The most interesting and pointless eye exam ever

The future is here, and it’s not what we were hoping for. Strap in for a tale of discovery in the annals of cultural decline!

My medication can harm color vision, so I need to get my eyes checked every year. My insurance only covers eye exams every other year. But they said in the off years, I could get an eye health exam that doesn’t result in a prescription. That sounds good in theory, except no eye doctor that takes my insurance—and there are very few—seems to understand how to bill that. So in practice, I have to pay for an eye exam every other year as a small part of my “disability tax” (the extra cost of life when you’re disabled).

I also need new glasses this year since mine are looking like an old cutting board, so I was in search of a cheaper eye doctor to give me a prescription and do the required eye tests for my medication. We do have an eye doctor in Fort Mill that we love, but I’ve been trying to save money so I was looking for something cheaper (she doesn’t take my insurance at all).

Brad’s aunt and cousin told us about Stanton Optical, which has very low cost eye exams. I called them up, and they said that for patients with a Medicaid card, they would only charge $25 for an eye exam. How could you go wrong with $25 for an eye exam, I thought? Well, I just had no idea!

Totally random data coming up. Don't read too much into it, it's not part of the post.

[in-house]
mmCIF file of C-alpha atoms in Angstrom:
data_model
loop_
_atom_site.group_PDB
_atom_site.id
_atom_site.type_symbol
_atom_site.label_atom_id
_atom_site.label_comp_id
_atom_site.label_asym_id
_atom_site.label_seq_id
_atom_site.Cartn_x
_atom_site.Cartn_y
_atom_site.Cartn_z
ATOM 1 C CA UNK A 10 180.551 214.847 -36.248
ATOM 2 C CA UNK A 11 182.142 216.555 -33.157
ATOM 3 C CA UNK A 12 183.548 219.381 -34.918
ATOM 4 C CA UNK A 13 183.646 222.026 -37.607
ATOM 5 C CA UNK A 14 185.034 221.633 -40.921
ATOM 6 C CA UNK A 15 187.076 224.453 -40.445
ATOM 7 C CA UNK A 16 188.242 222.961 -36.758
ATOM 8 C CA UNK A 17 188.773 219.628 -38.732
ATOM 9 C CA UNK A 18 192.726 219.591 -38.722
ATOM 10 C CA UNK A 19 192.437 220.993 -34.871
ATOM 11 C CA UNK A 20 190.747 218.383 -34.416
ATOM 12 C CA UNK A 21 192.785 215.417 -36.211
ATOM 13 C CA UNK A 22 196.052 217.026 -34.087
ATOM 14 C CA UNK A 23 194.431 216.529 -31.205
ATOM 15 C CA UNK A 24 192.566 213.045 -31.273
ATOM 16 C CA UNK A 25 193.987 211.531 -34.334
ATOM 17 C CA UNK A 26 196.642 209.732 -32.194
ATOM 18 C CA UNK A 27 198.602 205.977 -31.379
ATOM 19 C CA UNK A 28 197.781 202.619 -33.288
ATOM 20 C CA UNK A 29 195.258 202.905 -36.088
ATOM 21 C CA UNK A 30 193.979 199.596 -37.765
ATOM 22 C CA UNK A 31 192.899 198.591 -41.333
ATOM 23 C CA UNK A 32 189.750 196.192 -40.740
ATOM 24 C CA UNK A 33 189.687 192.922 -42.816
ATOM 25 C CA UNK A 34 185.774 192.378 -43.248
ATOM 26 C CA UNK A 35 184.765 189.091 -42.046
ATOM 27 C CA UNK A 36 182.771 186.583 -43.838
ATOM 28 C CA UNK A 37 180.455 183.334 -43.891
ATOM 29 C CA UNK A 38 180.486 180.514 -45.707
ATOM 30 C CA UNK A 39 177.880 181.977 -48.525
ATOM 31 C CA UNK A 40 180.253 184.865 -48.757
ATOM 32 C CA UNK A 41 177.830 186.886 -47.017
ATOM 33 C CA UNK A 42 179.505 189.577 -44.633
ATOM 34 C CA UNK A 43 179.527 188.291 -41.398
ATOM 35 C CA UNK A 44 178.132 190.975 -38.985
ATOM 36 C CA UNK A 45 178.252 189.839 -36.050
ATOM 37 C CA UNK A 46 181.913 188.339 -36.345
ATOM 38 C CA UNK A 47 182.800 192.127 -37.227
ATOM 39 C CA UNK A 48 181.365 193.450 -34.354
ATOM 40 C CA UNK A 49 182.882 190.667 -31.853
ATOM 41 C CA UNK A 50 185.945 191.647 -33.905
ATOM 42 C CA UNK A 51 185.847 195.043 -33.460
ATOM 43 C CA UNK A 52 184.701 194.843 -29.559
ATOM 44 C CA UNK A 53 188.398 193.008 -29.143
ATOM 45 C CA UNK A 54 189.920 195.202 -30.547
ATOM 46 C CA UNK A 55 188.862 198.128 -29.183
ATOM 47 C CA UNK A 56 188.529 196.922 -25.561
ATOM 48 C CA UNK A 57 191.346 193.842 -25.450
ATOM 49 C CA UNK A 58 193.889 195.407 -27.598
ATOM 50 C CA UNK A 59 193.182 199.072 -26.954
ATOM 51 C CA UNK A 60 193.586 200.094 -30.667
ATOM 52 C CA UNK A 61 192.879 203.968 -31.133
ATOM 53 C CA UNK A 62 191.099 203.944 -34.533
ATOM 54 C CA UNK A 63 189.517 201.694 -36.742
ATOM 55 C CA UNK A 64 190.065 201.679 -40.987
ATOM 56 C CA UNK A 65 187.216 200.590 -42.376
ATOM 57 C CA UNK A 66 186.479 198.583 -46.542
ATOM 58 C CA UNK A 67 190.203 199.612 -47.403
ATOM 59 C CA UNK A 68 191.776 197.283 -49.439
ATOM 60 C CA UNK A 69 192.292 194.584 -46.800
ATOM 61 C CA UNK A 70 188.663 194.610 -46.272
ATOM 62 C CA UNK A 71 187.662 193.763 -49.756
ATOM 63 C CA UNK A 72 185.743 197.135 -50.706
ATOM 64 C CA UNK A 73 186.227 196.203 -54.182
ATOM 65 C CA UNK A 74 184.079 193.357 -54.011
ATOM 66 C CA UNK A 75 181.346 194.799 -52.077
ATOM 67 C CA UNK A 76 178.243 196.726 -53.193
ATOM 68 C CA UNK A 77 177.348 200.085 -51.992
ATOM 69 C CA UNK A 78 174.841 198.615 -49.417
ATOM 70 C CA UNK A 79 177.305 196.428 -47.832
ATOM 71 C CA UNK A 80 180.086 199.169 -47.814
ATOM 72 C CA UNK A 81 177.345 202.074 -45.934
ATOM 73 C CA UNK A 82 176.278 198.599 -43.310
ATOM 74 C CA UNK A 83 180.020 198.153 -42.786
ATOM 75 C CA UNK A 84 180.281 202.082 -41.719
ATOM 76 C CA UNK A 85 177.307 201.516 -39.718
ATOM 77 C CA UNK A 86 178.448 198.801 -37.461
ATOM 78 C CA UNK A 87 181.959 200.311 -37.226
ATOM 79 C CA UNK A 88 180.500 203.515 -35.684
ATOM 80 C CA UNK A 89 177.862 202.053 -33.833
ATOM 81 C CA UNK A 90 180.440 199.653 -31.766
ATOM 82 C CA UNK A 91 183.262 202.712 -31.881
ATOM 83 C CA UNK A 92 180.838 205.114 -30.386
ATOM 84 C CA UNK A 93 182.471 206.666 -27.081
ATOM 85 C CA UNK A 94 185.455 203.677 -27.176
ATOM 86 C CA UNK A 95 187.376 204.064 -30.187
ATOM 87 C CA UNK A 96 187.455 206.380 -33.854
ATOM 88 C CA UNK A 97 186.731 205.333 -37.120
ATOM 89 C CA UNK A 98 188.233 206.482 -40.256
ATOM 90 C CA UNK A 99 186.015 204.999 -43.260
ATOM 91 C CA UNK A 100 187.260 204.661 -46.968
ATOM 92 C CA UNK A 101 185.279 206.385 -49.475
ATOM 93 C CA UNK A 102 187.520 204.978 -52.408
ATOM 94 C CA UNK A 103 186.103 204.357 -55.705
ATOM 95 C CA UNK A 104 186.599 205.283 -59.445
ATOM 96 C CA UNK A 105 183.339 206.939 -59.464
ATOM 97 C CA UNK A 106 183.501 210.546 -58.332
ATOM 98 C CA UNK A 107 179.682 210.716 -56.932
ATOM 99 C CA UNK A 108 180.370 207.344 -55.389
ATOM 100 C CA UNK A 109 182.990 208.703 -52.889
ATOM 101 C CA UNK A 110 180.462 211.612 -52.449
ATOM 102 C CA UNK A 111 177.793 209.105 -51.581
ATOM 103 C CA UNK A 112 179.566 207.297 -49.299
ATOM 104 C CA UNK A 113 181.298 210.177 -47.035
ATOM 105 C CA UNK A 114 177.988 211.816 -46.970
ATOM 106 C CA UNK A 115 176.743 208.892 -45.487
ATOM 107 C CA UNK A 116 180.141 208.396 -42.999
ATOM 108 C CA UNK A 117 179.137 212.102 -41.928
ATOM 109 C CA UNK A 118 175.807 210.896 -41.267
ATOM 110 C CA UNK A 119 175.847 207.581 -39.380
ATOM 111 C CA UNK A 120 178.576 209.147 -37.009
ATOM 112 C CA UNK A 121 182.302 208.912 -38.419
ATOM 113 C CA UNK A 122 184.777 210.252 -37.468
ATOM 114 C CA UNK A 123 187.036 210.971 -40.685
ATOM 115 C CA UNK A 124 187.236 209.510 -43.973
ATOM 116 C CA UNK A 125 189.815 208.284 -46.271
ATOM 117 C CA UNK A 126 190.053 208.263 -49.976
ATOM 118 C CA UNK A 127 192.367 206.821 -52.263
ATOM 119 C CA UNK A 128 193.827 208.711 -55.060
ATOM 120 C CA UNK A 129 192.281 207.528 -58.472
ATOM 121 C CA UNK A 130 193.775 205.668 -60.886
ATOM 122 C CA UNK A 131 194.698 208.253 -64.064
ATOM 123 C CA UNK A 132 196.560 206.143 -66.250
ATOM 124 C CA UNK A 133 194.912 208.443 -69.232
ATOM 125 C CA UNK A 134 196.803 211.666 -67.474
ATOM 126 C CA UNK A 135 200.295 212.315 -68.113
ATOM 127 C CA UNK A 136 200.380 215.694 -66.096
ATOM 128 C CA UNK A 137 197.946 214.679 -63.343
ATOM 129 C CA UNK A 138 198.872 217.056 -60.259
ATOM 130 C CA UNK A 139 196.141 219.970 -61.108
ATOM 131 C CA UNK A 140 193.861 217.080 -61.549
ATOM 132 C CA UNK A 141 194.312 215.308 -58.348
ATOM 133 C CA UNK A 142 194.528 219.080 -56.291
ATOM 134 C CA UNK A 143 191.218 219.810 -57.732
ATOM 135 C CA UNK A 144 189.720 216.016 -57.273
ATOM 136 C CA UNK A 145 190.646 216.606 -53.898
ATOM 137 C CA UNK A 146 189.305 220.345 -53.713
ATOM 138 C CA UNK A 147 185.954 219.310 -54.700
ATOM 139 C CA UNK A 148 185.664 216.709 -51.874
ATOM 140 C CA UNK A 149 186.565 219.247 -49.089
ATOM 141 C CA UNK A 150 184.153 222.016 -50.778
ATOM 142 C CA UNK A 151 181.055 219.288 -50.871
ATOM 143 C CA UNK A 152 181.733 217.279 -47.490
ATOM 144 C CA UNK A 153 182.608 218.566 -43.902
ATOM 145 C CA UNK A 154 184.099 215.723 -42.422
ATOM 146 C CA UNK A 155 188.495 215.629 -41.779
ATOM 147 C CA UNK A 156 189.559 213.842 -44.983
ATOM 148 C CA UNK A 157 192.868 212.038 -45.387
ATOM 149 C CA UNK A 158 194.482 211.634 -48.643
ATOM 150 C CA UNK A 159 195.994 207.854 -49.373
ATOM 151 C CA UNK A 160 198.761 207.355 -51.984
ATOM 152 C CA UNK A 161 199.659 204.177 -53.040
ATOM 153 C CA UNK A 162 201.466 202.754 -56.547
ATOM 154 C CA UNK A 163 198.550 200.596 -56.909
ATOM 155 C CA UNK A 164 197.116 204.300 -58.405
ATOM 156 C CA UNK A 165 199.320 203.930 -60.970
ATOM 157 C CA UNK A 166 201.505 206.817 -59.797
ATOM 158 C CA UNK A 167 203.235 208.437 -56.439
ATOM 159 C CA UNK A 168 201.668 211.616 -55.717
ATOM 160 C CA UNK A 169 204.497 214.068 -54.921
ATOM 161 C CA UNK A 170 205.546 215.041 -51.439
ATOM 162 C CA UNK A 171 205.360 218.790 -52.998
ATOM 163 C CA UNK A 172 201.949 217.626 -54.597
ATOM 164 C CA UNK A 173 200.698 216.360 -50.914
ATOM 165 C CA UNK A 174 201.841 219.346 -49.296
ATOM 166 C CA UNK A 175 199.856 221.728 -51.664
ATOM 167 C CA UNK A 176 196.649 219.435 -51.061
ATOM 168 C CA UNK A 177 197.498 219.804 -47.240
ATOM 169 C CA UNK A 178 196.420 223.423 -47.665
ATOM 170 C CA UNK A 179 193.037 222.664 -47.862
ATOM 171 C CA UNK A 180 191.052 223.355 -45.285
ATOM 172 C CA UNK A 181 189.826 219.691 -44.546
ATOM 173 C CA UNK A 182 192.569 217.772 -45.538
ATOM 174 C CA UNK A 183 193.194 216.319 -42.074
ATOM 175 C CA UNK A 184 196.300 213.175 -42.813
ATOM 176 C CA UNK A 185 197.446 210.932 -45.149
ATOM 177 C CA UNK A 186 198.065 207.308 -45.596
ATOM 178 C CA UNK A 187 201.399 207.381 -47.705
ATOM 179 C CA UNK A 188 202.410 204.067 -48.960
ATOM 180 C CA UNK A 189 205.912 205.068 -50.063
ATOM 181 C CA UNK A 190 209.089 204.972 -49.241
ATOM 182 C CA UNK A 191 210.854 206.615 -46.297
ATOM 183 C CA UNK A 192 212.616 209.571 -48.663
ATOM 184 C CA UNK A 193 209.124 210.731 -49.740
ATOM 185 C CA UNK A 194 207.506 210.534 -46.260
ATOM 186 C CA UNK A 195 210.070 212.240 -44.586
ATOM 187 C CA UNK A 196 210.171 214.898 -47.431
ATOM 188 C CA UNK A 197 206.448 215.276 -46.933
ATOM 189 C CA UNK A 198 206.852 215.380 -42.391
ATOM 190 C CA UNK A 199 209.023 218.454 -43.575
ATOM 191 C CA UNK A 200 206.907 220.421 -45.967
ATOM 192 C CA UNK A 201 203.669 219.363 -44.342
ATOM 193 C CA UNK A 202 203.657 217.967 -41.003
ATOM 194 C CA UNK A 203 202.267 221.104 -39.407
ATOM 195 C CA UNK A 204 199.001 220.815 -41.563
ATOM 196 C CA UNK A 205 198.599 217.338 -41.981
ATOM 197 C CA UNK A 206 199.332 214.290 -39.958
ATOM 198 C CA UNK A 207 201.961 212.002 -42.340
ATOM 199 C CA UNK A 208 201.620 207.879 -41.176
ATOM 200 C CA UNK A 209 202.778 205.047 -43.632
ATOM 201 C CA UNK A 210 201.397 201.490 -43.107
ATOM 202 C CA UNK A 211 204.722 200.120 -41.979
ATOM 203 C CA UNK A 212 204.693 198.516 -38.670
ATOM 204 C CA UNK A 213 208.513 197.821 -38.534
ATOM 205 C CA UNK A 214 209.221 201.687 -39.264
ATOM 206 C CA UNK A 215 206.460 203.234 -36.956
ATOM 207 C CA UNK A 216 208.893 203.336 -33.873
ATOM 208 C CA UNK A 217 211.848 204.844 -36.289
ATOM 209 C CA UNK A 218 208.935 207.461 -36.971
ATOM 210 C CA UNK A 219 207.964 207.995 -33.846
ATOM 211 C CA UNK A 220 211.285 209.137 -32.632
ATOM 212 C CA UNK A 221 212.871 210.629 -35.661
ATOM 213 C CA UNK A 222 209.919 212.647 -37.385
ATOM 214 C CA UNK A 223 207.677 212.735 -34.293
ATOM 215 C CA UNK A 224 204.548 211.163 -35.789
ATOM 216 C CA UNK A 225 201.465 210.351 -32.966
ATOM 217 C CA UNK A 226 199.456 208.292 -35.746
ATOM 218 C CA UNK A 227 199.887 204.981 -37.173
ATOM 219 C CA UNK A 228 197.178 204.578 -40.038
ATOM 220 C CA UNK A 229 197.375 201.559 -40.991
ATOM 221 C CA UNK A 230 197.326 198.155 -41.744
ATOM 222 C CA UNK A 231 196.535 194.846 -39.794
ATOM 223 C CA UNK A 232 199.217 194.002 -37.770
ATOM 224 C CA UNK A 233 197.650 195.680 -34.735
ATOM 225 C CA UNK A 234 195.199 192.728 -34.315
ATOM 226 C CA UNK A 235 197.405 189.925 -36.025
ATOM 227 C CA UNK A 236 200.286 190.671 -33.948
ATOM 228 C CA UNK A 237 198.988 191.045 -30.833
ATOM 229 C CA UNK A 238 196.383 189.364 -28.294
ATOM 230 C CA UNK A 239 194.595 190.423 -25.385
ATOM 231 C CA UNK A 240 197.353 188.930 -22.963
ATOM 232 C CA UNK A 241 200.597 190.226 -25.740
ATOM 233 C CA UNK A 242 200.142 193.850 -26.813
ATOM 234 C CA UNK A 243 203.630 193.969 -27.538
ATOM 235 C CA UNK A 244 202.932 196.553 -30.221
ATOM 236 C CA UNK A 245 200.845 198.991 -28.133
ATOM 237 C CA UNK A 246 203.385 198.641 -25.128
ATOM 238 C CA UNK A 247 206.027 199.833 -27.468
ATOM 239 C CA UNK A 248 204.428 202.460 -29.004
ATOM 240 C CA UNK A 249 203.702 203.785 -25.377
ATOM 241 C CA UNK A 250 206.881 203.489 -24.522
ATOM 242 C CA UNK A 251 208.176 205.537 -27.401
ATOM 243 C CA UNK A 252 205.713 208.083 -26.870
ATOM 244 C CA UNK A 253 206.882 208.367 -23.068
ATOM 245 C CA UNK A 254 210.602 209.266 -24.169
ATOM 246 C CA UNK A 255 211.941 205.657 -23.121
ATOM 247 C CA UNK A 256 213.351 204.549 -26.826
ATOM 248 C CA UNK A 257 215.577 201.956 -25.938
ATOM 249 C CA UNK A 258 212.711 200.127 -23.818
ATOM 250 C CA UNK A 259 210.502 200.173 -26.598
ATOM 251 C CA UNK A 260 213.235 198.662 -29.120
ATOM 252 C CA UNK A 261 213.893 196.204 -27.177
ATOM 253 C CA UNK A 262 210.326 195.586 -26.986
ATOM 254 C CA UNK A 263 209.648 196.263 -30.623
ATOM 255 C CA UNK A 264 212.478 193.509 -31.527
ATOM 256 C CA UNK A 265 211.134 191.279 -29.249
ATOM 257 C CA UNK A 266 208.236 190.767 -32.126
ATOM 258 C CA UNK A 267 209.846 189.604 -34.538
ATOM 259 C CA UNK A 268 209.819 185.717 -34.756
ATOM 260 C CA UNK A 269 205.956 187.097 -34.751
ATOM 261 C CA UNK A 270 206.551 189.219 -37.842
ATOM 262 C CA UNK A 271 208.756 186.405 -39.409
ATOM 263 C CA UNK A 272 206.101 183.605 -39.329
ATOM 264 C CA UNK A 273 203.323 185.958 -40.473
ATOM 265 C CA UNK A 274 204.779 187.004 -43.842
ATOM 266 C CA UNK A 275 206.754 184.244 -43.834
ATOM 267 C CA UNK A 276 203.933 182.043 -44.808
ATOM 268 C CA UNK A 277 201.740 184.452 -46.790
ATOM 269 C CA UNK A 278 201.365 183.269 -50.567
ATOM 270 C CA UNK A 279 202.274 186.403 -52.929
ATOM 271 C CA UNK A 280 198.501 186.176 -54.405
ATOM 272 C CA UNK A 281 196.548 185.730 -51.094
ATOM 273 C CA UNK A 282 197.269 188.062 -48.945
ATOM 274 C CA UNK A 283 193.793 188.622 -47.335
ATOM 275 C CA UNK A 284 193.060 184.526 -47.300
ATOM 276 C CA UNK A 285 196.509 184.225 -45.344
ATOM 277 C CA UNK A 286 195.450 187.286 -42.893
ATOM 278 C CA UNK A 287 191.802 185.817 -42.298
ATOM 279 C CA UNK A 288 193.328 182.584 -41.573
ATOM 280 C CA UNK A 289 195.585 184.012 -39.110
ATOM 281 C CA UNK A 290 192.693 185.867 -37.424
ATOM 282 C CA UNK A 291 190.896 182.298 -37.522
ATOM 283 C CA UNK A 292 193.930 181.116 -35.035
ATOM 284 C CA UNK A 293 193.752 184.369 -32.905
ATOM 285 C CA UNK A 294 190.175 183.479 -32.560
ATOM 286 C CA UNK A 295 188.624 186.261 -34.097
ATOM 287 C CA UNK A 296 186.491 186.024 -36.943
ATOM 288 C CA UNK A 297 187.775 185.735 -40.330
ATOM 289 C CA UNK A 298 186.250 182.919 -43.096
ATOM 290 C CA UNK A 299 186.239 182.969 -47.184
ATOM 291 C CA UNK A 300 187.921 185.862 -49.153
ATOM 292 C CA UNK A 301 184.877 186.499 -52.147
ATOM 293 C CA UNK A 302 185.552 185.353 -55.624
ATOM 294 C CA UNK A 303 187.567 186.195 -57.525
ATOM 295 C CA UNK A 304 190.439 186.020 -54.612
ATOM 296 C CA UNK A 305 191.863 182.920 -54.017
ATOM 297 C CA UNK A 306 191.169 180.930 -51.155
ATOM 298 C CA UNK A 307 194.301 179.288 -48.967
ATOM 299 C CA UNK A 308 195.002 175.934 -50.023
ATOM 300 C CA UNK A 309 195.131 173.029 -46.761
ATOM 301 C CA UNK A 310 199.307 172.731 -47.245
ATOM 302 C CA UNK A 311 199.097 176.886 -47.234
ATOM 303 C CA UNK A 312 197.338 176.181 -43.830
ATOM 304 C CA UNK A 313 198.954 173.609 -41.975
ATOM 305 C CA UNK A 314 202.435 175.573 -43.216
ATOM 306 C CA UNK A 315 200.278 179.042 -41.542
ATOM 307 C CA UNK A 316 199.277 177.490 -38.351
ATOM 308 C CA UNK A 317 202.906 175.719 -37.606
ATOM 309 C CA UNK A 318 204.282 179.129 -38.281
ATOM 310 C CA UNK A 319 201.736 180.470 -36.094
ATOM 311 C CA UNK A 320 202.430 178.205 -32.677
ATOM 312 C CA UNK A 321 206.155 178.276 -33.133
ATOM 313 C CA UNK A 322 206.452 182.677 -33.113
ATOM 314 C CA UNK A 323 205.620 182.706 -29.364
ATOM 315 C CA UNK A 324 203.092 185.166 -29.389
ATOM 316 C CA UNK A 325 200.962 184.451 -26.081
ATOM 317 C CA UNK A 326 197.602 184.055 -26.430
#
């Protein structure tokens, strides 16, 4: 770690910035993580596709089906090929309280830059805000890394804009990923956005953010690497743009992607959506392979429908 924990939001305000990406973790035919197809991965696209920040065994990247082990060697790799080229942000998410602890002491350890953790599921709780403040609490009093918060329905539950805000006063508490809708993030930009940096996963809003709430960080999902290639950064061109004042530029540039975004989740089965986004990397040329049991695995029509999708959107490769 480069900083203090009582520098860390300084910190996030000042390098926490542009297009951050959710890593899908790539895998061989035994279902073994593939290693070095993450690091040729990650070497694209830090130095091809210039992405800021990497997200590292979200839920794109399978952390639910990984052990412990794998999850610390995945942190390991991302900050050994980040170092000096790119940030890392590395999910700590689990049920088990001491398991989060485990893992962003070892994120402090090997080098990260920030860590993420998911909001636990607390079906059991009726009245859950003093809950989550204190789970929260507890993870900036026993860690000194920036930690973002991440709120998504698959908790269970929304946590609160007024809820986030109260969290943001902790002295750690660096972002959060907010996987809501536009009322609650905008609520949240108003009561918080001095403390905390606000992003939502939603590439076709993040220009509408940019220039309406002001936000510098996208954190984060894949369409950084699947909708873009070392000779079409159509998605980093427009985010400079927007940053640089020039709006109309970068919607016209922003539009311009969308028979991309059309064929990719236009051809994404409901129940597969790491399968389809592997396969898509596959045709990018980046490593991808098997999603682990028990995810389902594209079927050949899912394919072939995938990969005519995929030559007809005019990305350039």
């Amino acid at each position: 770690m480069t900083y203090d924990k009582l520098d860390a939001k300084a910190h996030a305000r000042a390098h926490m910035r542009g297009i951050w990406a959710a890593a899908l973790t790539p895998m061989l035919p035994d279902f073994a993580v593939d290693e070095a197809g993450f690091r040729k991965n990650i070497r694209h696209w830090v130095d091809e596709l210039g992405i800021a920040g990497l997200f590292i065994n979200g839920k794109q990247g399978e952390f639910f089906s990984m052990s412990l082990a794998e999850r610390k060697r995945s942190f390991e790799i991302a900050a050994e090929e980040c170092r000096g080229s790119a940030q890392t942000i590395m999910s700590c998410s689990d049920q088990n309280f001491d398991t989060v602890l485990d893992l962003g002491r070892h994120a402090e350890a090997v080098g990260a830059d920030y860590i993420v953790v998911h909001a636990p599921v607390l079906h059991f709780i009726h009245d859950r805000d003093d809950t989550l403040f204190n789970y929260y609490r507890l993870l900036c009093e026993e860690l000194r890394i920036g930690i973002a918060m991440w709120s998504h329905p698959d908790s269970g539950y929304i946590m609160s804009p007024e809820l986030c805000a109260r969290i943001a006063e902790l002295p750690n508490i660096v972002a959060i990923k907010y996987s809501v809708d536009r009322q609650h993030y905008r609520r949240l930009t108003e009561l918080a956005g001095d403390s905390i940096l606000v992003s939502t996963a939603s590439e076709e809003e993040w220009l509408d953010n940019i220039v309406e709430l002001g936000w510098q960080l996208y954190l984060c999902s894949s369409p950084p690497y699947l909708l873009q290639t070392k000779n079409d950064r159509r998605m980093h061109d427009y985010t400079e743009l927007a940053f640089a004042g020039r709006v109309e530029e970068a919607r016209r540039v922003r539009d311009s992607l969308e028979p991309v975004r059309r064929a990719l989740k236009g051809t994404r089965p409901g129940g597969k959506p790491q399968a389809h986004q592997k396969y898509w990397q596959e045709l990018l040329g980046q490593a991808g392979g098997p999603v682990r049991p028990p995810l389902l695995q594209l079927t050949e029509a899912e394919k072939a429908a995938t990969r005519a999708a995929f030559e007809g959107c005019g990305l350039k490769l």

First we pull up and there are no accessible spots available because every one of them is filled with someone running into Chipotle or Wing Stop to pick up food. There is also a loose dog in the parking lot just running around ignoring its owner. So Brad parked farther out, I unloaded my wheelchair, and I swerved through the gauntlet of chaotic action to get inside.

They had me check in on a tablet, but the program was only for the perfectly dextrous. There was no delete key on the virtual keyboard, so every time you mistyped something, you had to keep on typing and then type elsewhere to explain your error in typing! It was very annoying! My fingers were in the mood to stress-test the system without my consent, so I mistyped my phone number, my address, and even some medication names. I’m not sure any human was involved in the construction or monitoring of this process!